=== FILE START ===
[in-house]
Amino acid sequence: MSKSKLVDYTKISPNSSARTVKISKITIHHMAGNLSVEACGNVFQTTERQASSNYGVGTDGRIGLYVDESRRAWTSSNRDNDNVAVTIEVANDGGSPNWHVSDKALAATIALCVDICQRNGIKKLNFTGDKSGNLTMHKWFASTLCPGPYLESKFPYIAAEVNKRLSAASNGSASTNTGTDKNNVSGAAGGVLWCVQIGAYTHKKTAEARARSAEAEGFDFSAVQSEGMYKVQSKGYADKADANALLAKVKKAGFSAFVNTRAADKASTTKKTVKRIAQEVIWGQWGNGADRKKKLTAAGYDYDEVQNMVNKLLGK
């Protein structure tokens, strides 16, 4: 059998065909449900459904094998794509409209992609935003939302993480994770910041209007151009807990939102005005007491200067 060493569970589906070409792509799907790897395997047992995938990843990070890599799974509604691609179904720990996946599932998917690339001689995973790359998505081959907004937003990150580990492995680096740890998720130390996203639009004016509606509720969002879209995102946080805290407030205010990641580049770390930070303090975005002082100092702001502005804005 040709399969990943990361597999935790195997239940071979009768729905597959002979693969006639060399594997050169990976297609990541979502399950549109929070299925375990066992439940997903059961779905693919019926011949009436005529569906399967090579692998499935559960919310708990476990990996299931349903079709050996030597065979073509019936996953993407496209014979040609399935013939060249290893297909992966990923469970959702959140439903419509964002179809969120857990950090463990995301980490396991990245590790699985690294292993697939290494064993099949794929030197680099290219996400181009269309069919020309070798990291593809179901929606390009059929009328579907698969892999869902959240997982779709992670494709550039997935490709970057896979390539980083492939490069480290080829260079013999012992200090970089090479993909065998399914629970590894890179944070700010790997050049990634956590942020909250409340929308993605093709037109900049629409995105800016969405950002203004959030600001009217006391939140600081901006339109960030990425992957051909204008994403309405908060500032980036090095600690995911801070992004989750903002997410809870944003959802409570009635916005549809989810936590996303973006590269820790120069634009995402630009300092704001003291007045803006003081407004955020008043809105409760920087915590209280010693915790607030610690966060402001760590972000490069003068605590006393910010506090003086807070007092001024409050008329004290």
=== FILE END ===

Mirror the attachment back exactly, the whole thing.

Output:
[in-house]
Amino acid sequence: MSKSKLVDYTKISPNSSARTVKISKITIHHMAGNLSVEACGNVFQTTERQASSNYGVGTDGRIGLYVDESRRAWTSSNRDNDNVAVTIEVANDGGSPNWHVSDKALAATIALCVDICQRNGIKKLNFTGDKSGNLTMHKWFASTLCPGPYLESKFPYIAAEVNKRLSAASNGSASTNTGTDKNNVSGAAGGVLWCVQIGAYTHKKTAEARARSAEAEGFDFSAVQSEGMYKVQSKGYADKADANALLAKVKKAGFSAFVNTRAADKASTTKKTVKRIAQEVIWGQWGNGADRKKKLTAAGYDYDEVQNMVNKLLGK
């Protein structure tokens, strides 16, 4: 059998065909449900459904094998794509409209992609935003939302993480994770910041209007151009807990939102005005007491200067 060493569970589906070409792509799907790897395997047992995938990843990070890599799974509604691609179904720990996946599932998917690339001689995973790359998505081959907004937003990150580990492995680096740890998720130390996203639009004016509606509720969002879209995102946080805290407030205010990641580049770390930070303090975005002082100092702001502005804005 040709399969990943990361597999935790195997239940071979009768729905597959002979693969006639060399594997050169990976297609990541979502399950549109929070299925375990066992439940997903059961779905693919019926011949009436005529569906399967090579692998499935559960919310708990476990990996299931349903079709050996030597065979073509019936996953993407496209014979040609399935013939060249290893297909992966990923469970959702959140439903419509964002179809969120857990950090463990995301980490396991990245590790699985690294292993697939290494064993099949794929030197680099290219996400181009269309069919020309070798990291593809179901929606390009059929009328579907698969892999869902959240997982779709992670494709550039997935490709970057896979390539980083492939490069480290080829260079013999012992200090970089090479993909065998399914629970590894890179944070700010790997050049990634956590942020909250409340929308993605093709037109900049629409995105800016969405950002203004959030600001009217006391939140600081901006339109960030990425992957051909204008994403309405908060500032980036090095600690995911801070992004989750903002997410809870944003959802409570009635916005549809989810936590996303973006590269820790120069634009995402630009300092704001003291007045803006003081407004955020008043809105409760920087915590209280010693915790607030610690966060402001760590972000490069003068605590006393910010506090003086807070007092001024409050008329004290």